The RT200 policy recently launched by the Central Bank of Nigeria (CBN) to incentivise export earnings has started to yield dividends as Nigeria’s export increased by 137.88 per cent in the first three months of 2022 to N7.1 trillion compared with N2.98 trillion recorded in the first quarter of 2021.
Also, capital inflow into the Nigeria declined by 28.09 per cent to $1.57 billion compared to N5.76 trillion recorded in the last quarter of 2021.
According to trade statistics released by the National Bureau of Statistics (NBS), Nigeria’s total imports at the end of the first quarter of 2022 stood at N5.9 trillion compared to N5.94 trillion recorded in the last quarter of 2021.
There was however a 21.04 per cent rise in imports when compared to N4.87 trillion that was recorded in the first quarter of 2021.
According to the NBS, there had been significant increases in the export of agricultural goods, which rose by 51.89 per cent Solid minerals, the NBS report revealed, rose by 45.17 per cent while crude oil exports rose by 31.66 per cent compared to what they recorded in the fourth quarter of last year.
The report showed that the value of agricultural goods exports stood at N201.59 billion while Solid Minerals exports in Q1, 2022 were valued at N19.69 billion. The value of crude oil exports in Q1, 2022 stood at N5,62 trillion representing 70.16 per cent of total exports.
Also the value of other oil products exports increased by 11.35 per cent to N764.27 billion, compared to N686.38 billion recorded in Q4, 2021 while the value of raw material goods exports in Q1, 2022 was valued at N259.48 billion showing an increase of 4.44 per cent and 504.17 per cent than N248.45 billion and N42.95 billion recorded in Q4, 2021 and Q1, 2021 respectively.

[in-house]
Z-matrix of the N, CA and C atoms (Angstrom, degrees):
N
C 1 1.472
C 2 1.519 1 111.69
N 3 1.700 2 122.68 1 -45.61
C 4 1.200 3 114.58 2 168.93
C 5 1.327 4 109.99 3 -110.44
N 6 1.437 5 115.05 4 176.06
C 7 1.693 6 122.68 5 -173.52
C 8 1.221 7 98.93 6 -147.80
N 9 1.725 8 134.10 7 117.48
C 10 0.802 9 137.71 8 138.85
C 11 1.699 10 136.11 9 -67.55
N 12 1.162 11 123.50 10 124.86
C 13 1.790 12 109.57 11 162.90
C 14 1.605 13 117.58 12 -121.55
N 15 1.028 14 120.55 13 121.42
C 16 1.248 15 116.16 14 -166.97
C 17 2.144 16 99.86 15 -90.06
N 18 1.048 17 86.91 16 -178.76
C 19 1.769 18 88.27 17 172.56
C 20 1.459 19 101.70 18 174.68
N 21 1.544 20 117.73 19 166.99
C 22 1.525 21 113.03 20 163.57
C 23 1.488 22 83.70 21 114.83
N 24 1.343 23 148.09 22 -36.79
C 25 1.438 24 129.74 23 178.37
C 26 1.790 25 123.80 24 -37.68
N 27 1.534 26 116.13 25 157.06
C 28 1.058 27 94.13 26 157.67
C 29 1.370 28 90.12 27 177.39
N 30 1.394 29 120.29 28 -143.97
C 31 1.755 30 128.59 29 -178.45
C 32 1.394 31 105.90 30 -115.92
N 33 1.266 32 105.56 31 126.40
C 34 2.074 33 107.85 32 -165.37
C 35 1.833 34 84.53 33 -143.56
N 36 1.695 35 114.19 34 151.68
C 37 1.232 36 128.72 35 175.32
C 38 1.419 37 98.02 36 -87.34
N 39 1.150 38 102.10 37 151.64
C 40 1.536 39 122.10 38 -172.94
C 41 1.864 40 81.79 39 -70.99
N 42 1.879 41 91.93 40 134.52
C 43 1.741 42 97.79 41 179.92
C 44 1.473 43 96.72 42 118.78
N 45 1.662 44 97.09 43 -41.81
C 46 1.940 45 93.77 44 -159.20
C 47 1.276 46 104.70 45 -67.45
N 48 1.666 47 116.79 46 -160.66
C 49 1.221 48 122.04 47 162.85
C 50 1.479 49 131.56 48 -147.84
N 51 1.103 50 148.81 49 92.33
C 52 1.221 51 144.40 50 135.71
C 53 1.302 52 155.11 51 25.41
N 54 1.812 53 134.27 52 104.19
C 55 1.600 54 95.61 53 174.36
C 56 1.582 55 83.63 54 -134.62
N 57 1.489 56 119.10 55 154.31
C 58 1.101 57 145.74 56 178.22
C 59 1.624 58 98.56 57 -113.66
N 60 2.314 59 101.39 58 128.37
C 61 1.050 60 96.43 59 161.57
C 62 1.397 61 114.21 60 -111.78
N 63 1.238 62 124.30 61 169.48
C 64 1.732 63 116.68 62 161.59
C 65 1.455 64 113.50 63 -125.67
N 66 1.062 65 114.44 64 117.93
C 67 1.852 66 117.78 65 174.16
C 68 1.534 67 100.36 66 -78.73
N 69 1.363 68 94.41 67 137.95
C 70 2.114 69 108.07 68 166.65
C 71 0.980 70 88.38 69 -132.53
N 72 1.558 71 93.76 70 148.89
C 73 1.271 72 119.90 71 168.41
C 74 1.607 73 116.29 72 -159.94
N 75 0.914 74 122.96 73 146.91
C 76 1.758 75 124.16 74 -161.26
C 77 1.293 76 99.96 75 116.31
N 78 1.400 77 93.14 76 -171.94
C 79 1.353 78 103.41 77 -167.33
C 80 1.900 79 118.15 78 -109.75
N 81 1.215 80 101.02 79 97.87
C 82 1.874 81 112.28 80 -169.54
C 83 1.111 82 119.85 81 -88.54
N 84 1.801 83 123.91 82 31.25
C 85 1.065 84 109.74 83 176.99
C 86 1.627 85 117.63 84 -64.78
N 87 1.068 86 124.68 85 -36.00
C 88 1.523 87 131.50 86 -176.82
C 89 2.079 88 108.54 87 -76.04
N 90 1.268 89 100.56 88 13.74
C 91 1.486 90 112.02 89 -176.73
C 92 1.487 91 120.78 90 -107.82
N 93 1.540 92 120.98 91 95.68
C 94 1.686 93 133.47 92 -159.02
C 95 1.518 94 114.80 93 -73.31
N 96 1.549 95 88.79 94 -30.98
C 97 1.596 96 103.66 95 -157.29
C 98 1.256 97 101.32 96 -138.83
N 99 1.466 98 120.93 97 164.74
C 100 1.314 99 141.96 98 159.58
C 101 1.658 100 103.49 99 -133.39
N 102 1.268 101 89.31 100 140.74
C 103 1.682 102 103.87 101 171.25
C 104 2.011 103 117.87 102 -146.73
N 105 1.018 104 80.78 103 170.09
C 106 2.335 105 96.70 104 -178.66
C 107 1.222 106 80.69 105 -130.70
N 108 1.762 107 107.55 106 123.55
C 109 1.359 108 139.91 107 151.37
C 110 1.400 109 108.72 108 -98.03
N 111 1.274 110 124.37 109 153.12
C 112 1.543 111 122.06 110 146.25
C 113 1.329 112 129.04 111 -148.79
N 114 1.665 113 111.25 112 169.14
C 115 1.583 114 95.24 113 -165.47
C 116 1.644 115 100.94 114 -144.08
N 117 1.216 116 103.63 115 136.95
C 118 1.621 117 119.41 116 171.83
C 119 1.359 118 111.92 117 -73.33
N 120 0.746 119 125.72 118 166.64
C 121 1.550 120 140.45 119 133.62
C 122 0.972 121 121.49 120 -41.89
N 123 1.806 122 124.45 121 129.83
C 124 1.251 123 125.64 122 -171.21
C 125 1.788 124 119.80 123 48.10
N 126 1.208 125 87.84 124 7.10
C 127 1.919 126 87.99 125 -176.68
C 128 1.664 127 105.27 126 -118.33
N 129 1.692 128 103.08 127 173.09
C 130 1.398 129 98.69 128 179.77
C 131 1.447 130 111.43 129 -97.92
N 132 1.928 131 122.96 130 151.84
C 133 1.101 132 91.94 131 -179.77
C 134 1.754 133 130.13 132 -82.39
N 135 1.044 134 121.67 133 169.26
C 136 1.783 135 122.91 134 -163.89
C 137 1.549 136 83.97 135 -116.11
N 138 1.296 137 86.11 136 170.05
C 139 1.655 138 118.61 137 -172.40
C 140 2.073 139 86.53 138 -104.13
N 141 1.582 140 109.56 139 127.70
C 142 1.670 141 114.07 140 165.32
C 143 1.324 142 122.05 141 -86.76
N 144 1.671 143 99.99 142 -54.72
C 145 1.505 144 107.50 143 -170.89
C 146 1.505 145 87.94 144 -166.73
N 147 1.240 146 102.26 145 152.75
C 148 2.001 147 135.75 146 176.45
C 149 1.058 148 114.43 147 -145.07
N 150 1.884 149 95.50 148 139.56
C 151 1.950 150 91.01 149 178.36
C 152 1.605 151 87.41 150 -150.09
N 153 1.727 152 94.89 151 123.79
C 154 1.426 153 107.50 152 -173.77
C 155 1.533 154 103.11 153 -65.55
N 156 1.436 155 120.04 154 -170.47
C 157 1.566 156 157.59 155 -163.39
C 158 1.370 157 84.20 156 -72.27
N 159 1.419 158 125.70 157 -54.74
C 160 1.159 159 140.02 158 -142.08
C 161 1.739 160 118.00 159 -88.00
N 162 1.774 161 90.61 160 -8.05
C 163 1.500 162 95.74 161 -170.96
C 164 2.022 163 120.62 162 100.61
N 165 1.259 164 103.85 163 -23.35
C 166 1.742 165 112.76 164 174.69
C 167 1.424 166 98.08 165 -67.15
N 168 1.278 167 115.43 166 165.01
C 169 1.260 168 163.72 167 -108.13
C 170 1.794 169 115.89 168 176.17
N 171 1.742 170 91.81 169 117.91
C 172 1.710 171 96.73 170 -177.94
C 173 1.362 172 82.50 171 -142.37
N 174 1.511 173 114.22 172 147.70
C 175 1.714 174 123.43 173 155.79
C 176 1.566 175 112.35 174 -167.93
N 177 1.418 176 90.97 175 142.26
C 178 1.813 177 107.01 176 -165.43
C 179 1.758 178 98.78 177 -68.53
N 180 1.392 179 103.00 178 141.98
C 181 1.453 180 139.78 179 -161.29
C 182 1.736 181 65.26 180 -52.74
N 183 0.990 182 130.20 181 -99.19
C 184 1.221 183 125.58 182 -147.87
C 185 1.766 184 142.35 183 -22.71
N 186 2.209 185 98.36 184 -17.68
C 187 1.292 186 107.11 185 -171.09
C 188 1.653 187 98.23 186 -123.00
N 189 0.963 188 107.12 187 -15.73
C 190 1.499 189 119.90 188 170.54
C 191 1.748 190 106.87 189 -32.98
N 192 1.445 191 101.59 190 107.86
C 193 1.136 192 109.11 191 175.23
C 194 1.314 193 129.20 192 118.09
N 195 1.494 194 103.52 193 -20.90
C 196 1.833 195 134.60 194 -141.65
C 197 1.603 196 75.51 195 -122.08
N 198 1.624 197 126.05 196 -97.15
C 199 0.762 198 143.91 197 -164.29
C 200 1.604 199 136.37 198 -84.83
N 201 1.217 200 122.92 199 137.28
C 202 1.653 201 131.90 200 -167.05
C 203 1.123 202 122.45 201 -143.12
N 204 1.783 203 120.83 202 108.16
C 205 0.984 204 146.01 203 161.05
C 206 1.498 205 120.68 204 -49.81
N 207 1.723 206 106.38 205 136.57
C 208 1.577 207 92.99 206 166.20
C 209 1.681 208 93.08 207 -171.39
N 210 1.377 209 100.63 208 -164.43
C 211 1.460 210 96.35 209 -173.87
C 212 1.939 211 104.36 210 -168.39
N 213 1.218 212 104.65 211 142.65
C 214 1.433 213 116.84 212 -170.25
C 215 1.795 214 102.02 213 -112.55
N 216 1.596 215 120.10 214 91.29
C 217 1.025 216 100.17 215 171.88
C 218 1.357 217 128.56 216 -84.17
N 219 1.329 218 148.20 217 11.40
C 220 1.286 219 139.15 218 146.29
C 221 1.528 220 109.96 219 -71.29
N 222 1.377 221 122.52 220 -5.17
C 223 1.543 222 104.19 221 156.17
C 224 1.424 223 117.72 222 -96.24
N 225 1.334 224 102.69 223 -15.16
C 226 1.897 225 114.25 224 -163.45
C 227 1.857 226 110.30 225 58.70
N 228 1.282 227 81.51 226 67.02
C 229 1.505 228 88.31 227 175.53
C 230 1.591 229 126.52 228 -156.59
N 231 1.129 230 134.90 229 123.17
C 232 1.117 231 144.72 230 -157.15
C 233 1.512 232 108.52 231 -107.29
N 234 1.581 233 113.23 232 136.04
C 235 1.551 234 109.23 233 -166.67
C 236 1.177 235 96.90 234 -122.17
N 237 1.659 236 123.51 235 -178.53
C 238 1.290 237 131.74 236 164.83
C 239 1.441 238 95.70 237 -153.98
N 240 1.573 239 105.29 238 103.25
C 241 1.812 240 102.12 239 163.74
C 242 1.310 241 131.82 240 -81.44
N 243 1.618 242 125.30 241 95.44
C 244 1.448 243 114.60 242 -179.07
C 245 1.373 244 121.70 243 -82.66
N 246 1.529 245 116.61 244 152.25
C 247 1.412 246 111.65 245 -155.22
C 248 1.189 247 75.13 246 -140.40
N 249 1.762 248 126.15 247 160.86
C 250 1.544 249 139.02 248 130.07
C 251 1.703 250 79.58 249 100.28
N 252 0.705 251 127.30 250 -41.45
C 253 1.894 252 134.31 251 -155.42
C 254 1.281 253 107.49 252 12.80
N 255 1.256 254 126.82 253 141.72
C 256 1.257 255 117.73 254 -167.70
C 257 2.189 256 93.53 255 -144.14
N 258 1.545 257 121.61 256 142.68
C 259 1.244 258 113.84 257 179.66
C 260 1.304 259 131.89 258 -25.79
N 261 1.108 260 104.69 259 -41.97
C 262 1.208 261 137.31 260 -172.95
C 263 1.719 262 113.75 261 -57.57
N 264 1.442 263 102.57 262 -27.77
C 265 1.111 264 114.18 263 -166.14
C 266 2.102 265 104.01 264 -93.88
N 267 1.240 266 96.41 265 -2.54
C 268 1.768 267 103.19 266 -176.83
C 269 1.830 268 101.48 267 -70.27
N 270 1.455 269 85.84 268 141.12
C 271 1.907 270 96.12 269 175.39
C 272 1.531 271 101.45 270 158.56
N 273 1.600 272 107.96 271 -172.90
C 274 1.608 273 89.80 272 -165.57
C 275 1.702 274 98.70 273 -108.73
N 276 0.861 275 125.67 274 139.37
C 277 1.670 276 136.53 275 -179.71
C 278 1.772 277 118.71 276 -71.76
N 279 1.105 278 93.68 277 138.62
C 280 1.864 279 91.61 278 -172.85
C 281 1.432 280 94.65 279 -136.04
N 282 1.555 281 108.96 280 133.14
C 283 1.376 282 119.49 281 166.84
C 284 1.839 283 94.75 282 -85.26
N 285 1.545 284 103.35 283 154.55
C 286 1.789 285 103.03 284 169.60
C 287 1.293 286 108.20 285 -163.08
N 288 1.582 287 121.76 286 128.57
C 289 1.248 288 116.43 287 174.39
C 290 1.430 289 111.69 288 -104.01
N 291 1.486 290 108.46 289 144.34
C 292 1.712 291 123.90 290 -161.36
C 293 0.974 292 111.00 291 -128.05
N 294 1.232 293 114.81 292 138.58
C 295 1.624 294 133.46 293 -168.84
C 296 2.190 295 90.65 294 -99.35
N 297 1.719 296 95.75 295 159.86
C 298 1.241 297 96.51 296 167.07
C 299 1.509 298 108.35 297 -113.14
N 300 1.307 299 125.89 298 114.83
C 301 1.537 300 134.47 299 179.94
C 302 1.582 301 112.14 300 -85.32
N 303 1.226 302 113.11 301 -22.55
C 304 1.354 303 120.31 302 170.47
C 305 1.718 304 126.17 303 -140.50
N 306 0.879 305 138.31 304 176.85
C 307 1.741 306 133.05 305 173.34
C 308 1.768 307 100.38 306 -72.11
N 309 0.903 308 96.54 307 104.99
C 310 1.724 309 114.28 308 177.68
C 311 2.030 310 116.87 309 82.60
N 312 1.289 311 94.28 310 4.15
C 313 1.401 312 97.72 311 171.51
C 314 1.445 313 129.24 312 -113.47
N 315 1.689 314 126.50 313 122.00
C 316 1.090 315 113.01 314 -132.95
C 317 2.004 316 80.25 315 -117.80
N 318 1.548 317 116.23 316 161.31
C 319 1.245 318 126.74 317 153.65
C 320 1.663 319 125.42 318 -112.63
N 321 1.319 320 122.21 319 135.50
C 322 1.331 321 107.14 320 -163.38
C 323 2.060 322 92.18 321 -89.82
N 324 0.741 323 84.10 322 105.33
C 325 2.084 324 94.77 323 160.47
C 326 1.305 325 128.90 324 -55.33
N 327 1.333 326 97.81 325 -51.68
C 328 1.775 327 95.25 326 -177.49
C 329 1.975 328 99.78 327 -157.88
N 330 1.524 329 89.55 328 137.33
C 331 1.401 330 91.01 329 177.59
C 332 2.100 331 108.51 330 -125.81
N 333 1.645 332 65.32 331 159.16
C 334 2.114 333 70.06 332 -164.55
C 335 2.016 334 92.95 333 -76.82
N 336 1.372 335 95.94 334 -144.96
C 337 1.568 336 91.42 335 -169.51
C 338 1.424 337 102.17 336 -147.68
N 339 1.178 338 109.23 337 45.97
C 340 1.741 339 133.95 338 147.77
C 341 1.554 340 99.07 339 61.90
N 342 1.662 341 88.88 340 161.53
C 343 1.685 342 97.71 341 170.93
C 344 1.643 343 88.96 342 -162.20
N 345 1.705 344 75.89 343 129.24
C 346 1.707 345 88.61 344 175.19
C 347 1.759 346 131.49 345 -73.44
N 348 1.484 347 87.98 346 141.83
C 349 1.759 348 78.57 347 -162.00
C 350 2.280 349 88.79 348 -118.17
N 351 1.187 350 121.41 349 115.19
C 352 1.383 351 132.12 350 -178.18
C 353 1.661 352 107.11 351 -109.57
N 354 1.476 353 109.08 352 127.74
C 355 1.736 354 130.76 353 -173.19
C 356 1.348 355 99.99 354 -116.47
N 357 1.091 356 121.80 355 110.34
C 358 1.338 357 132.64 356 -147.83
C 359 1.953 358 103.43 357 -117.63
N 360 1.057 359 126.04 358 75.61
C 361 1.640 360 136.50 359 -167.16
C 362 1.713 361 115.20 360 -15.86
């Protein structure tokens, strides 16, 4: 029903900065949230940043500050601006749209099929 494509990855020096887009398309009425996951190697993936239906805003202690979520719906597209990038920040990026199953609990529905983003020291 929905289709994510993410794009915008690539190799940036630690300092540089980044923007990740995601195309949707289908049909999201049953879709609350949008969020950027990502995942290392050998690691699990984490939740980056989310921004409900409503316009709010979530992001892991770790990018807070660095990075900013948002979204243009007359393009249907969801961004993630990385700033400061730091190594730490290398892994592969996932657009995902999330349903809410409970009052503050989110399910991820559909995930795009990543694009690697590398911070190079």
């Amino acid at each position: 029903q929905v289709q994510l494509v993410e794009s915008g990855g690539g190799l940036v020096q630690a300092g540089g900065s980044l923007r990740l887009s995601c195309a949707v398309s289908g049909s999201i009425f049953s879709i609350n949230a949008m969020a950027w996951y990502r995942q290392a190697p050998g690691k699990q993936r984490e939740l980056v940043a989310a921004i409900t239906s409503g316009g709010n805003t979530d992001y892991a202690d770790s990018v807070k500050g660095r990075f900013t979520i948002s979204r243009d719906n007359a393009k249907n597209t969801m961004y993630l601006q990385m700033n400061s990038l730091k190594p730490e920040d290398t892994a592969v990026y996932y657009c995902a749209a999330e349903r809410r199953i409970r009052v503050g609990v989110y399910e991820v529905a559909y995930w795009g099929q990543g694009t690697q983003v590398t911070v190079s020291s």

Meanwhile the value of exports of energy goods in Q1, 2022 declined by 25.66 per cent to N15.36 billion, just as the value of manufactured goods exports was valued at N219.08 billion in Q1, 2022 showing a decline of 44.6 per cent compared to N395.48 billion recorded in Q4, 2021.
This was followed by Other Investment with 29.28 per cent or $460.59 million and Foreign Direct Investment (FDI) accounted for 9.85 per cent or $154.97 million) of total capital imported in Q1 2022.
Disaggregated by Sectors, capital importation into banking had the highest inflow of $818.84 million amounting for 52.05 per cent of total capital imported in the first quarter of 2022. This was followed by capital imported into the production sector, valued at $223.67 million and the financing sector with $199.37 million.
Capital Importation by Country of Origin reveals that United Kingdom ranked top as the source of capital imported into Nigeria in the first quarter of 2022 with a value of $1.021 billion, accounting for 64.92 per cent. This was followed by the Republic of South Africa and the United States of America with capital importation from both countries amounting to $117.50 million and $82.07 million respectively.
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